Cinematographer Terry Stacey does an excellent job with the film‘s colorful cinematography that plays to the sunny world of southern California for its daytime exteriors while utilizing more low-key natural lighting for the nighttime interiors including the dinner scenes in the film. Editor Robert Frazen does a superb job with the editing in creating a loose style to its methodical pacing while using rhythmic jump cuts to capture the intensity of the conversations and action that occur in the film. Production designer Amy B. Ancona, with set decorator Maria Nay and art director Victoria Ruskin do a nice job with the set pieces created from the posh homes that Christine, Franny, and Jane live in to the more modest home that Olivia lives in as well as the other homes she cleans at.

Costume designer Michael Wilkinson does a wonderful job with the costumes from the more casual look that the women wear to the more modest look of Olivia and Mike to complement the different worlds the characters live in. Sound editor Cormac Funge does terrific work with the sound from the intimacy of the homes that Olivia cleans in to the busy atmosphere of some of the places the characters frequent at including the restaurants. The film’s score by Craig Richey is pretty good for its low-key folk-rock score filled with guitars and melodic keyboards as the music also includes some contributions by Rickie Lee Jones who also provides a similar score including the film’s opening song.

The casting by Jeanne McCarthy is brilliant for the ensemble that is created for the film. Notable small roles include Timm Sharp as Olivia’s former lover, Alejandra Flores as Christine’s maid, Ileen Getz as Christine’s neighbor, Ty Burrell as the other Aaron that Aaron befriends, and Bob Stephenson as a lonely man whose home Olivia cleans. Scott Caan is alright as the smarmy personal trainer Mike whom Olivia goes out with but barely helps her when she’s working. Jason Isaacs and Greg Germann are very good in their respective roles as Christine’s ambitious yet un-concerned husband David and Franny’s dismissive yet money-obsessed husband Matt. Simon McBurney is brilliant as Jane’s sexually-ambiguous husband Aaron who always try to help everyone out and be supportive while is probably unaware that he might be gay.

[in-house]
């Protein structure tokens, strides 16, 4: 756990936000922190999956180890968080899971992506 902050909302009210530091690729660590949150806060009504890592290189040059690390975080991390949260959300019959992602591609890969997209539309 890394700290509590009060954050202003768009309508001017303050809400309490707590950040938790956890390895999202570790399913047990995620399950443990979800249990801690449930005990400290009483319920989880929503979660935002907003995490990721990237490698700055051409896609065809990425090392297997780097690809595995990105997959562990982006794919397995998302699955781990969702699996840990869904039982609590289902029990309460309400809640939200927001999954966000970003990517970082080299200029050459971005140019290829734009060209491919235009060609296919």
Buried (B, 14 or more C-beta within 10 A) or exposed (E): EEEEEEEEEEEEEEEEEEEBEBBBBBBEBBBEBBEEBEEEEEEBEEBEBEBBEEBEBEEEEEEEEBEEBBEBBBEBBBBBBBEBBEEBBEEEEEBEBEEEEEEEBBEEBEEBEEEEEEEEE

Joan Cusack is terrific as Franny who often wants to help out though she doesn’t want to be confrontational as she has a hard time trying to do good. Catherine Keener is excellent as Christine who is trying to write a screenplay while dealing with the renovation of her home and the constant bickering she has with her husband. Frances McDormand is great in a truly scary role as the erratic Jane who starts to act out over the frustrations of her life and everything around her as McDormand brings a lot of great humor to her character. Finally, there’s Jennifer Aniston in a remarkable performance as the lost and confused Olivia. It’s a performance where Aniston doesn’t play pretty while being a woman who is trying to get by while dealing with what she doesn’t have as she is trying to do things herself despite her friends’ desire to help her.

Friends with Money is a superb comedy-drama from Nicole Holfocener. Featuring a stellar ensemble cast that includes Jennifer Aniston, Frances McDormand, Catherine Keener, and Joan Cusack. It’s a film that revels into the lives of women as they deal with the idea of having everything or having very little as well as the struggle to find some sanity in their lives. It’s a film that is very witty as well as being provocative about the way the world works proving that not everything should be the way it is. In the end, Friends with Money is a funny yet sensational film from Nicole Holofcener.


© thevoid99 2012

4 comments:

Sam Fragoso said...

I'm sorry, this movie felt extremely bland.

The director also made "Please Give" ... which was significantly better than this.

Nice review.

thevoid99 said...

Thank you although I do disagree with it being bland. I think it's a better film than people give it credit for. Notably as these characters are all flawed and aren't trying to be totally likeable.

Please Give is something I will watch tomorrow but the review might come later that day or the next.

Alex Withrow said...

I too think this is a superb dramedy - everything about it is authentic and real. I also enjoy not accurately predicting where a film is going. For example, I assumed McDormand's character was going to diagnosed with cancer, but no, she's just in a middle age funk.

I'm a huge fan of Holofcener's films, and this definitely did not disappoint. Great review.

thevoid99 said...

@Alex-Thank you. This film actually surprised me a lot more than I expected. That's what I like about Holofcener is that she is willing to go into unexpected routes of drama and play with the expectations of the audience.